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Animal Cruelty – On Second Thought

On Second Thought: Delving Into the Sugya with Rabbanit Yafit Clymer

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Bava Metzia 33-34

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בבא מציעא לב-לג

From the statements of both of these tanna’im it can be learned that the requirement to prevent suffering to animals is by Torah law.

 

שמות כ״ג:ה׳

(ה) כִּֽי־תִרְאֶ֞ה חֲמ֣וֹר שֹׂנַאֲךָ֗ רֹבֵץ֙ תַּ֣חַת מַשָּׂא֔וֹ וְחָדַלְתָּ֖ מֵעֲזֹ֣ב ל֑וֹ עָזֹ֥ב תַּעֲזֹ֖ב עִמּֽוֹ׃ {ס} 

Exodus 23:5

When you see the ass of your enemy lying under its burden and would refrain from raising it, you must nevertheless raise it with him. 

 

דברים כ״ה:ד׳ – (ד) לֹא־תַחְסֹ֥ם שׁ֖וֹר בְּדִישֽׁוֹ׃ {ס} 

Deuteronomy 25:4 –  You shall not muzzle an ox while it is threshing.

דברים כב לב

וַיֹּ֤אמֶר אֵלָיו֙ מַלְאַ֣ךְ יְהֹוָ֔ה עַל־מָ֗ה הִכִּ֙יתָ֙ אֶת־אֲתֹ֣נְךָ֔ זֶ֖ה שָׁל֣וֹשׁ רְגָלִ֑ים הִנֵּ֤ה אָנֹכִי֙ יָצָ֣אתִי לְשָׂטָ֔ן כִּֽי־יָרַ֥ט הַדֶּ֖רֶךְ לְנֶגְדִּֽי׃ 

 

The messenger of יהוה said to him, “Why have you beaten your ass these three times? It is I who came out as an adversary, for the errand is obnoxious to me.

 

בבא מציעא פה

עַל יְדֵי מַעֲשֶׂה בָּאוּ מַאי הִיא דְּהָהוּא עִגְלָא דַּהֲווֹ קָא מַמְטוּ לֵיהּ לִשְׁחִיטָה אֲזַל תַּלְיֵאּ לְרֵישֵׁיהּ בְּכַנְפֵיהּ דְּרַבִּי וְקָא בָכֵי אֲמַר לֵיהּ זִיל לְכָךְ נוֹצַרְתָּ אָמְרִי הוֹאִיל וְלָא קָא מְרַחֵם לֵיתוֹ עֲלֵיהּ יִסּוּרִין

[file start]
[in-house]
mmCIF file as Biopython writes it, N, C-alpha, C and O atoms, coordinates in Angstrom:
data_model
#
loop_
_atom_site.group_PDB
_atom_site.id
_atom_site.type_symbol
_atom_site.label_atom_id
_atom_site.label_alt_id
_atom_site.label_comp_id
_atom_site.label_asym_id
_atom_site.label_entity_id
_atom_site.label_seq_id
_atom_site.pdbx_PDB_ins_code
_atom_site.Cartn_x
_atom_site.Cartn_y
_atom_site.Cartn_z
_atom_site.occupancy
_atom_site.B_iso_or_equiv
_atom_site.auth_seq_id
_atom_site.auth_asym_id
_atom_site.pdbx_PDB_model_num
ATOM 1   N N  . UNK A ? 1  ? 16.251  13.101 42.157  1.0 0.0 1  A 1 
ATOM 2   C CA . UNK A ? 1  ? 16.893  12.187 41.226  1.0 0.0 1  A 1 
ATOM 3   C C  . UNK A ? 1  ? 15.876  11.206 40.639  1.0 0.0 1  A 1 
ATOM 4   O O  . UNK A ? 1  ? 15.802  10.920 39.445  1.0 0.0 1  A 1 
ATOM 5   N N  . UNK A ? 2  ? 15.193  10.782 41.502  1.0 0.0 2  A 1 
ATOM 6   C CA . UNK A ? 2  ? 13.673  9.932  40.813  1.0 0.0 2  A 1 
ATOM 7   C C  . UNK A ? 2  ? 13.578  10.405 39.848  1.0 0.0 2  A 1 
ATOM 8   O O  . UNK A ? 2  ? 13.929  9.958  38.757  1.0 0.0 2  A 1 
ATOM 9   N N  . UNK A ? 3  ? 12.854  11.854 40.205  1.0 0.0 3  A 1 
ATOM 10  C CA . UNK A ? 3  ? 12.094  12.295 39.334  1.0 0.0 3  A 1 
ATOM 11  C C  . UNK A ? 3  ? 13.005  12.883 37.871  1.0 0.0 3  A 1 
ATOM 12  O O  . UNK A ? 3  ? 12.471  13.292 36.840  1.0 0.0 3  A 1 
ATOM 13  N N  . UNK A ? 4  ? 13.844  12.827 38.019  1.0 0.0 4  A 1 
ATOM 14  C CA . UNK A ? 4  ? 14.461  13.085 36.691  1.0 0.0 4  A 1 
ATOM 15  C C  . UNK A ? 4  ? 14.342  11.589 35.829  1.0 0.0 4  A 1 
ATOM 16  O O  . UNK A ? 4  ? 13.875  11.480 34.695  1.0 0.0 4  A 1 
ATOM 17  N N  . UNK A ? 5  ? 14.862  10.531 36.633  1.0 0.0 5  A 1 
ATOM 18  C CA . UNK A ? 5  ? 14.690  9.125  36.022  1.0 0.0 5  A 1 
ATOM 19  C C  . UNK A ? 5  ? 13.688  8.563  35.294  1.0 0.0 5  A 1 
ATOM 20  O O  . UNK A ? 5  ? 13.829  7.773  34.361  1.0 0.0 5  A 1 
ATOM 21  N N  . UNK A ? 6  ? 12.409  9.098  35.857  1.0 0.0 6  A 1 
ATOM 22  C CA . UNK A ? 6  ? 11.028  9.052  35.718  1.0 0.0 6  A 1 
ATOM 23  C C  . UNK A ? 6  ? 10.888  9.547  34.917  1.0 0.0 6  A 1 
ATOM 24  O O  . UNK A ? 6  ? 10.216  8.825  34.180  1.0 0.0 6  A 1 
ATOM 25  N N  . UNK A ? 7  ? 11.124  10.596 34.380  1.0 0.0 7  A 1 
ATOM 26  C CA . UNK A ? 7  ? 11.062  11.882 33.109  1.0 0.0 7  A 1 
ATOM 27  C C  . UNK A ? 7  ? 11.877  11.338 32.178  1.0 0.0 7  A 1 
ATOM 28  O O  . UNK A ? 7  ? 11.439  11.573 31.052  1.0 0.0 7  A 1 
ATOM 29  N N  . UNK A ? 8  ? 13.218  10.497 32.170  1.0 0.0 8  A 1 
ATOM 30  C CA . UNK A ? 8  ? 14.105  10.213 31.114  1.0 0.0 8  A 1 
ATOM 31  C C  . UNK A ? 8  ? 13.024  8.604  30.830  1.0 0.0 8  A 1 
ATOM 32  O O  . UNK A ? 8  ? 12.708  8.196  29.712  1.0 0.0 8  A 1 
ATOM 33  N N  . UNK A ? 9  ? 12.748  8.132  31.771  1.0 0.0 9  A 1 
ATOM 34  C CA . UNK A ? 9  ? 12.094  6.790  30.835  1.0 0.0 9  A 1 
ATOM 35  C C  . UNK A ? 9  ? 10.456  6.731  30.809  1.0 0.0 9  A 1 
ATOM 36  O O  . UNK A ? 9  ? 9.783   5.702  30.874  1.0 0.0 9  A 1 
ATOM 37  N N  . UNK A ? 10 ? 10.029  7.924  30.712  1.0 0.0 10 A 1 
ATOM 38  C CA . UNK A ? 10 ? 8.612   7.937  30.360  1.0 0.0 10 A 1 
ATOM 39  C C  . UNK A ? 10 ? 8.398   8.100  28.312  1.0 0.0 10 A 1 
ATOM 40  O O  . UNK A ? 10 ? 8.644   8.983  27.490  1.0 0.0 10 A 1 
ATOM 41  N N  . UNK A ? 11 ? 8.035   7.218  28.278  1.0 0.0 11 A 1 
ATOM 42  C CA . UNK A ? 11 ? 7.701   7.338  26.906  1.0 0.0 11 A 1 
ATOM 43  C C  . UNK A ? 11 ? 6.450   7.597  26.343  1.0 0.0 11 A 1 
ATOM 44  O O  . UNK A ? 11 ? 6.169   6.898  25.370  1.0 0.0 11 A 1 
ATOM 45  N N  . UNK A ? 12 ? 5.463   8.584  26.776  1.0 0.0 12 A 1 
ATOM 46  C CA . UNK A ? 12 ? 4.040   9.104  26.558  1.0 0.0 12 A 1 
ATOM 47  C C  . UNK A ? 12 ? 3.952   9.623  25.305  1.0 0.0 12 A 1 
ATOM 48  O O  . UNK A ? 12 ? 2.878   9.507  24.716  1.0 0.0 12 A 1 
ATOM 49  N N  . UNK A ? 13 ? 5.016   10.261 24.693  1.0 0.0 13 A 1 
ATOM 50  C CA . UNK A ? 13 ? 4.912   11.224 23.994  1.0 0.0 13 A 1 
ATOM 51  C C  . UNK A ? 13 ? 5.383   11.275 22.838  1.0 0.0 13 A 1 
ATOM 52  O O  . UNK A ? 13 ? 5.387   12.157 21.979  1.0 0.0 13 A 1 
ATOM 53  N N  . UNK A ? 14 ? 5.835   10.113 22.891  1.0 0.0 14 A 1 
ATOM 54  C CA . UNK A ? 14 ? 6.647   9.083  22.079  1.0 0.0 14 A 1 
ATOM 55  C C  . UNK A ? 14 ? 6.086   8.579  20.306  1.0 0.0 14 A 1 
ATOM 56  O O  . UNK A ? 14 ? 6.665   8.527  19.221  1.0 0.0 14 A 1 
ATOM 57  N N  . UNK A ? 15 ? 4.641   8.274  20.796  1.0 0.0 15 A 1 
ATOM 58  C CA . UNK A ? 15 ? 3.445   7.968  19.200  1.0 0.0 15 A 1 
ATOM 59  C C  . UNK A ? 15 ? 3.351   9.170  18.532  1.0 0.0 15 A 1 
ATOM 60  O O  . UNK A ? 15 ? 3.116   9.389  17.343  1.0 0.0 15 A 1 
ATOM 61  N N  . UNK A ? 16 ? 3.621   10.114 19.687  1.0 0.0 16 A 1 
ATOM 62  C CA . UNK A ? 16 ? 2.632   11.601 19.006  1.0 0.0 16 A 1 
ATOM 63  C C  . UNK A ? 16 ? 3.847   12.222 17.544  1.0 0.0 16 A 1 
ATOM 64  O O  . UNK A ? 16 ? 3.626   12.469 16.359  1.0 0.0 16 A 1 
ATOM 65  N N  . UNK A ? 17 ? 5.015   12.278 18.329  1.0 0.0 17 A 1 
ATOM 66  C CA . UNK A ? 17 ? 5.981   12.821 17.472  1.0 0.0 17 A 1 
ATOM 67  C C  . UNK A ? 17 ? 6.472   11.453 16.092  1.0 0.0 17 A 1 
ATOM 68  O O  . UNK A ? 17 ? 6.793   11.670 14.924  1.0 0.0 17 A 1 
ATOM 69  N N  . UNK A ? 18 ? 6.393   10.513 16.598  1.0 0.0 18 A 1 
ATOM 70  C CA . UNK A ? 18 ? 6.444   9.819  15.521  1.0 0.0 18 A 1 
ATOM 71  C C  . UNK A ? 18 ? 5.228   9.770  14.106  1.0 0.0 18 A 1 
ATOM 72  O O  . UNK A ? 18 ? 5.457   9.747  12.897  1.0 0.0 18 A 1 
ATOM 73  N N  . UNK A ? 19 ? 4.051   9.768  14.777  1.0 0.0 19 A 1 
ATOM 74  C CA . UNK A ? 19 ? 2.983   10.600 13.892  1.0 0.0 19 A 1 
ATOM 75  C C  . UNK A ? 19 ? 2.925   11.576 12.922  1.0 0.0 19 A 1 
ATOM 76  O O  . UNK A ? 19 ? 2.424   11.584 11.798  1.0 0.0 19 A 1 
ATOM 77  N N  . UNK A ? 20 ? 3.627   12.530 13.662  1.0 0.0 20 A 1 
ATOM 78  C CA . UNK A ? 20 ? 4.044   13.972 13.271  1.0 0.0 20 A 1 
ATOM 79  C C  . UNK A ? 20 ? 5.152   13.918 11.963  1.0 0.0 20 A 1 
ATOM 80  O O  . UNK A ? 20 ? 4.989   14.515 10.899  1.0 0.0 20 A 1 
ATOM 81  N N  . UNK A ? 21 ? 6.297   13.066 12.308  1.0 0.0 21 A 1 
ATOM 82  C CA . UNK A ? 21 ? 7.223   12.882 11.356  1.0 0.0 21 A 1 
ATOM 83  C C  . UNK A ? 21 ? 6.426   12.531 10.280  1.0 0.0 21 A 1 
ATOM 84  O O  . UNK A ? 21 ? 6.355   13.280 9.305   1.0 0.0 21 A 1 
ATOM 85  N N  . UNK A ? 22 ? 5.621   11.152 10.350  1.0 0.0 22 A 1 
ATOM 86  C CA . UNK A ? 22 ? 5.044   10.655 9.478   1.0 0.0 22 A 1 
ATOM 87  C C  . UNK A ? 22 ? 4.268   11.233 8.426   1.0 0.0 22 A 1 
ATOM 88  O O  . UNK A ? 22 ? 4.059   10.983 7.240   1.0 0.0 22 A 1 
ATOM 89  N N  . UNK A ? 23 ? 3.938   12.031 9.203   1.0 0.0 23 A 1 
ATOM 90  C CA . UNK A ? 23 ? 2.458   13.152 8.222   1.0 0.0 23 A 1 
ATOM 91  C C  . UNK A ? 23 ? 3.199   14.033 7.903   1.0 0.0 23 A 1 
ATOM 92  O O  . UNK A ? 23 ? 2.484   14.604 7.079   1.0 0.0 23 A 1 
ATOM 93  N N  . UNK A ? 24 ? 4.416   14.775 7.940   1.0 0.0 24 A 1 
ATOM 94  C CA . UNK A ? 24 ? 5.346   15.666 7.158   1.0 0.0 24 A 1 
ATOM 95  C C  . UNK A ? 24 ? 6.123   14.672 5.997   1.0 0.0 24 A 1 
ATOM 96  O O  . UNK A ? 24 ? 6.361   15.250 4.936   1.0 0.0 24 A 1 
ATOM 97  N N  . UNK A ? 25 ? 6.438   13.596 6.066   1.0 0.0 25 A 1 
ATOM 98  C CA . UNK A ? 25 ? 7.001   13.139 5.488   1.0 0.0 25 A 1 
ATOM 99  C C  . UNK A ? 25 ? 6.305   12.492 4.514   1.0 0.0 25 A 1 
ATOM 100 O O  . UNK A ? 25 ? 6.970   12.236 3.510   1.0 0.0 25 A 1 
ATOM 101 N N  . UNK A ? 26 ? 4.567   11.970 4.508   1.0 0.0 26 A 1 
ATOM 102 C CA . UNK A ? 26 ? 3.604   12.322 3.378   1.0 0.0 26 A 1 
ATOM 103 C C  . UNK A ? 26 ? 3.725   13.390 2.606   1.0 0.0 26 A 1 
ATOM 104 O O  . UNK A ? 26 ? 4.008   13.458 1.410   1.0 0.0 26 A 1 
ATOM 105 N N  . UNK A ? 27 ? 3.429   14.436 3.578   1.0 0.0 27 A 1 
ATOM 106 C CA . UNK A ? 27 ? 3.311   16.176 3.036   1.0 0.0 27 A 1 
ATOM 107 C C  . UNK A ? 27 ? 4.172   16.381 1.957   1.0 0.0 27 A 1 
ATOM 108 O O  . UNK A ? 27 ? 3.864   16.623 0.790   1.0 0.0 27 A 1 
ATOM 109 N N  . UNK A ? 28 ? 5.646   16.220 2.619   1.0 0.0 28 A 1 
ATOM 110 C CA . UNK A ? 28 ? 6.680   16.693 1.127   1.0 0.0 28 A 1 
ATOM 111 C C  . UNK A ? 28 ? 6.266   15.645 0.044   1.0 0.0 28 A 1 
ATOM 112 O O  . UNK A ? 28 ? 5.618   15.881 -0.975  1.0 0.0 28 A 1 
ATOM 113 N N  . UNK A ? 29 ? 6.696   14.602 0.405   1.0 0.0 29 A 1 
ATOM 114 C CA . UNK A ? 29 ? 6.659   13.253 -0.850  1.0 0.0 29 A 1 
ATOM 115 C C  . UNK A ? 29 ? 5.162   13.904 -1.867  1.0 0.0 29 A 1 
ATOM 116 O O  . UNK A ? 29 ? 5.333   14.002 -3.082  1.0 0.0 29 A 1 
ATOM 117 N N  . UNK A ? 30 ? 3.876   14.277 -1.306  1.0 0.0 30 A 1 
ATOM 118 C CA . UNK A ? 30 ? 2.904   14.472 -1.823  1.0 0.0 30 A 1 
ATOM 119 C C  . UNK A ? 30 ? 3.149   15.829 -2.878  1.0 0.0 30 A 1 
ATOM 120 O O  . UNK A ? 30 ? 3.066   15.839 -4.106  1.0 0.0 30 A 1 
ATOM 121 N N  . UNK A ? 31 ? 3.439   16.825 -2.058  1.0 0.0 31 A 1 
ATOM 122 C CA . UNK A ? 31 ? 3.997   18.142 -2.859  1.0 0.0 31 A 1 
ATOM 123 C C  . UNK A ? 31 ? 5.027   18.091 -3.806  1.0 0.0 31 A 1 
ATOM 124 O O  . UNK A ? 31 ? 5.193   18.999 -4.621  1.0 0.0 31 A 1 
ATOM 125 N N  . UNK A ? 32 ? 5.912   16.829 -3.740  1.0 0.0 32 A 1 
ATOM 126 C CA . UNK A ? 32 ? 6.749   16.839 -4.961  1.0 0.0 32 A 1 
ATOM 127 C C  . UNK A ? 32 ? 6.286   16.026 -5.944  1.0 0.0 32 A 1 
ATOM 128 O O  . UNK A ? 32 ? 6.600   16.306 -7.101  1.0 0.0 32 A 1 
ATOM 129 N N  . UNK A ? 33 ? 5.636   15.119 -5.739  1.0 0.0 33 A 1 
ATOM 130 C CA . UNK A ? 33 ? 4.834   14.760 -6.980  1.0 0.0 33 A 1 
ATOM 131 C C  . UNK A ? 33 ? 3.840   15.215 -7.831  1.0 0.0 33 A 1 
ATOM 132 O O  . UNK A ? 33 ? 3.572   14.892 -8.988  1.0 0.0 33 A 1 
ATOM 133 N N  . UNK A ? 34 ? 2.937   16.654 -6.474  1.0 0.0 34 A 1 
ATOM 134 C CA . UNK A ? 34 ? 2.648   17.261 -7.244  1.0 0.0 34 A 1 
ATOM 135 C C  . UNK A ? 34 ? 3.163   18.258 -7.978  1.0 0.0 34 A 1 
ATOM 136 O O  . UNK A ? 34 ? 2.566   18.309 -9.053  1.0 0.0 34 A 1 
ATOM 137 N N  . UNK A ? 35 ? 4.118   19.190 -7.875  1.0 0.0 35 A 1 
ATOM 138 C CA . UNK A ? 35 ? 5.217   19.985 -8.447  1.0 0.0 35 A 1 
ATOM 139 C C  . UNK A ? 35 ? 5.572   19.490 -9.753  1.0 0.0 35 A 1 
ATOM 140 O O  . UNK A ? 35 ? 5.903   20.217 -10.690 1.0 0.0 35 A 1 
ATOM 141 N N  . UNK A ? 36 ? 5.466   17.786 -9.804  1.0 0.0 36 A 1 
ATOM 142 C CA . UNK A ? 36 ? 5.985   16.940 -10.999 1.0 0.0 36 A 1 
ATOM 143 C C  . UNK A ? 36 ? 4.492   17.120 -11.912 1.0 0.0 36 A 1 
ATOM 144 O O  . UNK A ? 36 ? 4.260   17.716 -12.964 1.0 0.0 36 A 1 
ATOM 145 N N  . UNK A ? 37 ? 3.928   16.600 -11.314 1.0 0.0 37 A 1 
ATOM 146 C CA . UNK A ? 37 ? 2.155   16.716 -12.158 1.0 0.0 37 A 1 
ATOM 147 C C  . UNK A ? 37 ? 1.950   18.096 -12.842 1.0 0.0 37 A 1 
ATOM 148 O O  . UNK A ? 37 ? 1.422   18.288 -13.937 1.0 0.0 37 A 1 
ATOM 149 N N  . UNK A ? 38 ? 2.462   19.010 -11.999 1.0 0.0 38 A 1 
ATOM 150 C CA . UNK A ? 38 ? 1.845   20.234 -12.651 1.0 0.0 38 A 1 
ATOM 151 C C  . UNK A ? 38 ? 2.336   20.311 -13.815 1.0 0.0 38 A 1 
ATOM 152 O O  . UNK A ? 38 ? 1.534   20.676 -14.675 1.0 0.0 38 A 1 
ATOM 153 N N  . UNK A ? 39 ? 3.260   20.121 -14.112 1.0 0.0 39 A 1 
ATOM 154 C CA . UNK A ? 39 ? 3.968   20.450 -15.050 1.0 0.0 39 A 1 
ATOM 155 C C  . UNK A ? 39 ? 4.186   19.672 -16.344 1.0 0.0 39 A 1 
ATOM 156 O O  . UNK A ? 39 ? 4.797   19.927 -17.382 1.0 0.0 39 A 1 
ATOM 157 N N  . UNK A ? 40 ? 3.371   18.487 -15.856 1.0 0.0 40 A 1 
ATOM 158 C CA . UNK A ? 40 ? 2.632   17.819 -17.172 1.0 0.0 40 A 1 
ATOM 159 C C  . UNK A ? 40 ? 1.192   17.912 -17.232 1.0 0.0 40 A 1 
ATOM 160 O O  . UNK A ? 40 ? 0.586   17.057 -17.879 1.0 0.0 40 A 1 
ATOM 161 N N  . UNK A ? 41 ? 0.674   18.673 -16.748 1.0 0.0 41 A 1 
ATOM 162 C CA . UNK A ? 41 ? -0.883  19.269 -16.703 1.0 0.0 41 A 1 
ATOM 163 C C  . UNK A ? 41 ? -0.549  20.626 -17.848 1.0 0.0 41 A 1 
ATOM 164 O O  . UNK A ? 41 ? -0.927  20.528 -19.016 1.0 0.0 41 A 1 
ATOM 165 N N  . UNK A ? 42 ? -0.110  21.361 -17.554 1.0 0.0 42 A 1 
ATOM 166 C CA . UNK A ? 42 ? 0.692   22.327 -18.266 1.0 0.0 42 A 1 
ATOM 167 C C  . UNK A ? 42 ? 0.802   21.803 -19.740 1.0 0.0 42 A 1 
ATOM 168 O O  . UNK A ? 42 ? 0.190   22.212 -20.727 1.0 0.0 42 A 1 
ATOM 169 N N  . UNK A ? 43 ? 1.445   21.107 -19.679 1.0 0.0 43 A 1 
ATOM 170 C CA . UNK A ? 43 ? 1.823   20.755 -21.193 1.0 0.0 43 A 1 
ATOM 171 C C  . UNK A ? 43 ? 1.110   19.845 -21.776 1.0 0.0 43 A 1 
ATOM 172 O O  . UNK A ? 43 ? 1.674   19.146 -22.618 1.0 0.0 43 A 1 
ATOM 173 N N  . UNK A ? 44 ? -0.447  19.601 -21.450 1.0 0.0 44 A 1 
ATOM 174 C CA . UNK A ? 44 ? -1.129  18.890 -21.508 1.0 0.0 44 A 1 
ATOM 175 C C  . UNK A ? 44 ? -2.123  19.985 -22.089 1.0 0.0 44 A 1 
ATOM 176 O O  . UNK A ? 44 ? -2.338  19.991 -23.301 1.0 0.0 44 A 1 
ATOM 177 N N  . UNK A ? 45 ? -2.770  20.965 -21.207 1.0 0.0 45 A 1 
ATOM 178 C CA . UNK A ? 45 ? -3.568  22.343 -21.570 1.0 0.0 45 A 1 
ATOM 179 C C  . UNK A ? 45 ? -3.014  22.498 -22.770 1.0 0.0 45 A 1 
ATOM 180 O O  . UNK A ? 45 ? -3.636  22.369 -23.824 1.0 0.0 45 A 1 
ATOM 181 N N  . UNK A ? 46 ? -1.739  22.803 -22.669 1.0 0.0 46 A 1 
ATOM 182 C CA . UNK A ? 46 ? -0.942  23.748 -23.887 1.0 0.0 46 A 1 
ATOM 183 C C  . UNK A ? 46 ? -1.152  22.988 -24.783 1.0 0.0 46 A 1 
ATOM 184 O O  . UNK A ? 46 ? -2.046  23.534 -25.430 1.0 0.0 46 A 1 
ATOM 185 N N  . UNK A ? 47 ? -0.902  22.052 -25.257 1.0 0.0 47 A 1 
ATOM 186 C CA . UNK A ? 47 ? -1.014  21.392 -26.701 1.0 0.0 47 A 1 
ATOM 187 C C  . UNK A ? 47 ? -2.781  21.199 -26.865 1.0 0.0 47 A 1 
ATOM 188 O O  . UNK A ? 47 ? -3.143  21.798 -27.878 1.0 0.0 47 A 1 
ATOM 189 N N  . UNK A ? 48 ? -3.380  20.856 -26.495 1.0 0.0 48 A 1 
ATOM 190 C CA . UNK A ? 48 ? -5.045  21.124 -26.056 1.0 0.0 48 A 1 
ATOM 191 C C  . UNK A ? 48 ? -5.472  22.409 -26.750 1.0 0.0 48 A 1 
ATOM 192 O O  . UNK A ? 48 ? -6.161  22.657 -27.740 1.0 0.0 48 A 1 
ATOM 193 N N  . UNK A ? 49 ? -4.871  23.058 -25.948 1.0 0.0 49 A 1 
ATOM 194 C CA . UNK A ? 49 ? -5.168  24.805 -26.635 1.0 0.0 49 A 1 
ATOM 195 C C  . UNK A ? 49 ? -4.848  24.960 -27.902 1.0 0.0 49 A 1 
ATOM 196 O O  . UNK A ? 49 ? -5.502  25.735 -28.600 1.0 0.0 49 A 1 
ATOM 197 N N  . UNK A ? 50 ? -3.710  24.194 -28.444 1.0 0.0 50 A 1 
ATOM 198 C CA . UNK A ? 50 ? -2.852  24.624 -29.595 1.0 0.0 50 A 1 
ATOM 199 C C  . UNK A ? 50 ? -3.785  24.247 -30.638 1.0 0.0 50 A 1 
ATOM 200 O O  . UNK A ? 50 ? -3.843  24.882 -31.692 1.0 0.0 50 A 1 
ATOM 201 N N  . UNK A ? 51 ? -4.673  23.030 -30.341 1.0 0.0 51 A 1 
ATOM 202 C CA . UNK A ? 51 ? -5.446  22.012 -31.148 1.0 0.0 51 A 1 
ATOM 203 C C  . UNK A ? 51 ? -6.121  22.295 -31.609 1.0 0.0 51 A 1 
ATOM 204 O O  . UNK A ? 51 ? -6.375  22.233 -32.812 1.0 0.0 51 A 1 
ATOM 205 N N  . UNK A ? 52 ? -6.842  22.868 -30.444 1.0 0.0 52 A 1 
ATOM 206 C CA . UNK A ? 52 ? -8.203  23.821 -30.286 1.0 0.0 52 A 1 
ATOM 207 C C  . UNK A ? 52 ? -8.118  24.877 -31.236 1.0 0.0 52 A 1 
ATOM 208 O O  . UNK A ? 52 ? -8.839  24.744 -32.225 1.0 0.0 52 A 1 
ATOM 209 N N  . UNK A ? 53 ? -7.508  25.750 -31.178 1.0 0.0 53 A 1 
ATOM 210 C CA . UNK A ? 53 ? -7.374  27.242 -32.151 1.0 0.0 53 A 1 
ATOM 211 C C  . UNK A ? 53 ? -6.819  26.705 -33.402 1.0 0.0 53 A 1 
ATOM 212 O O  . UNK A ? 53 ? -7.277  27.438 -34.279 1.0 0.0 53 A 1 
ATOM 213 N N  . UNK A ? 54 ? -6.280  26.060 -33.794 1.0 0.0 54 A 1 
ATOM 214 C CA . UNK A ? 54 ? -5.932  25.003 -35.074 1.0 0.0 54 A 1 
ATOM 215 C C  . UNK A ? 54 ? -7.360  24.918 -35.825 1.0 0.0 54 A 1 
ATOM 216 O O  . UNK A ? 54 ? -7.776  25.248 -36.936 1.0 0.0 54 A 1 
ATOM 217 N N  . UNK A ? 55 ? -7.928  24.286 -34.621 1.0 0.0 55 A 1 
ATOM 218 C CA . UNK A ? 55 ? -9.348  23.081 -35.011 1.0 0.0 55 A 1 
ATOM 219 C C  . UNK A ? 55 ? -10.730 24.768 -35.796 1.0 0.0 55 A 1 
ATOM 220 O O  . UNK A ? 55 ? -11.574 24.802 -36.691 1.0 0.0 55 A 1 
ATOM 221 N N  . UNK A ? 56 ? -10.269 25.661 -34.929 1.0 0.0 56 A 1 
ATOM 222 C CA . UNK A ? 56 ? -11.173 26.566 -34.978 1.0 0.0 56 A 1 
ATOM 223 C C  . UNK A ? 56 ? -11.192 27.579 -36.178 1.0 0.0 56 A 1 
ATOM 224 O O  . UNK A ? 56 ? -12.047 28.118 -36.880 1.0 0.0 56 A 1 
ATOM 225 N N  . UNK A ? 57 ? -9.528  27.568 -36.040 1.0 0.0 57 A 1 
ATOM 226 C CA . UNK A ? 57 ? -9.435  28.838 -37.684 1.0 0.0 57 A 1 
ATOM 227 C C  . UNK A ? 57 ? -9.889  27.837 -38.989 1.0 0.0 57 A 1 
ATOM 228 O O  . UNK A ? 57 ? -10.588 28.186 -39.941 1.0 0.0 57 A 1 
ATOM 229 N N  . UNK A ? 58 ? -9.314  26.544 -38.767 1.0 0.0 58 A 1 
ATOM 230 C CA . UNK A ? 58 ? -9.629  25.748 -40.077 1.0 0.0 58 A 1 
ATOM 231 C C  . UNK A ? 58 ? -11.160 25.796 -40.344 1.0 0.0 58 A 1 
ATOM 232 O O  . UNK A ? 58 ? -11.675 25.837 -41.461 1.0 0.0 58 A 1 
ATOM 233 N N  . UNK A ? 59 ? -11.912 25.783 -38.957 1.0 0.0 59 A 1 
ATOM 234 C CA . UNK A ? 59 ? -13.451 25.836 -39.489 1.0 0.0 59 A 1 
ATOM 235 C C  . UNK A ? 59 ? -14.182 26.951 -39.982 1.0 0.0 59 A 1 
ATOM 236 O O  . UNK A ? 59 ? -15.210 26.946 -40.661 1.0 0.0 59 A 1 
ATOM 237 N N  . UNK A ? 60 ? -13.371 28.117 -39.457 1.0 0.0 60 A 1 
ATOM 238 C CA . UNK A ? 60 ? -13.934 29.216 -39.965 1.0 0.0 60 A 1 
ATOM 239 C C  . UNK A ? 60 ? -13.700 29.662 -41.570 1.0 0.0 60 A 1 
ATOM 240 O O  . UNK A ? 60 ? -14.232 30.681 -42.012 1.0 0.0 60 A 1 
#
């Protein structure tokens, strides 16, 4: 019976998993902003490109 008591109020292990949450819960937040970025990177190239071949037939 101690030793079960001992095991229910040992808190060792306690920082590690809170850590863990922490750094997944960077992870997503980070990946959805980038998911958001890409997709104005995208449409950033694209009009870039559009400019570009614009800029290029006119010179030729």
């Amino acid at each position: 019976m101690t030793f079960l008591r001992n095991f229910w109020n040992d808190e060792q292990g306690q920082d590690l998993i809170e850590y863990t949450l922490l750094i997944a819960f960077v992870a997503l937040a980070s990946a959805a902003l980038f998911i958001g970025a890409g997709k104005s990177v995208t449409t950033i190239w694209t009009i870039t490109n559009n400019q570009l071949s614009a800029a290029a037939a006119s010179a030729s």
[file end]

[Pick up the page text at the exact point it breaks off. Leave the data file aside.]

The Gemara stated that Rabbi Yehuda HaNasi’s suffering came upon him due to an incident. What was that incident that led to his suffering? The Gemara answers that there was a certain calf that was being led to slaughter. The calf went and hung its head on the corner of Rabbi Yehuda HaNasi’s garment and was weeping. Rabbi Yehuda HaNasi said to it: Go, as you were created for this purpose. It was said in Heaven: Since he was not compassionate toward the calf, let afflictions come upon him. 

וְעַל יְדֵי מַעֲשֶׂה הָלְכוּ יוֹמָא חַד הֲוָה קָא כָנְשָׁא אַמְּתֵיהּ דְּרַבִּי בֵּיתָא הֲוָה שָׁדְיָא בְּנֵי כַּרְכּוּשְׁתָּא וְקָא כָנְשָׁא לְהוּ אֲמַר לַהּ שִׁבְקִינְהוּ כְּתִיב וְרַחֲמָיו עַל כׇּל מַעֲשָׂיו אֲמַרוּ הוֹאִיל וּמְרַחֵם נְרַחֵם עֲלֵיהּ 

The Gemara explains the statement: And left him due to another incident. One day, the maidservant of Rabbi Yehuda HaNasi was sweeping his house. There were young weasels [karkushta] lying about, and she was in the process of sweeping them out. Rabbi Yehuda HaNasi said to her: Let them be, as it is written: “The Lord is good to all; and His mercies are over all His works” (Psalms 145:9). They said in Heaven: Since he was compassionate, we shall be compassionate on him, and he

 

Shemot Rabbah 2:2

Our teachers have said: Once, while Moses our Teacher was tending [his father-in-law] Yitro’s sheep, one of the sheep ran away. Moses ran after it until it reached a small, shaded place. There, the lamb came across a pool and began to drink. As Moses approached the lamb, he said, “I did not know you ran away because you were thirsty. You are so exhausted!” He then put the lamb on his shoulders and carried him back. The Holy One said, “Since you tend the sheep of human beings with such overwhelming love – by your life, I swear you shall be the shepherd of My sheep, Israel.”

 

Maimonides Guide of the Perplexed (3, 17)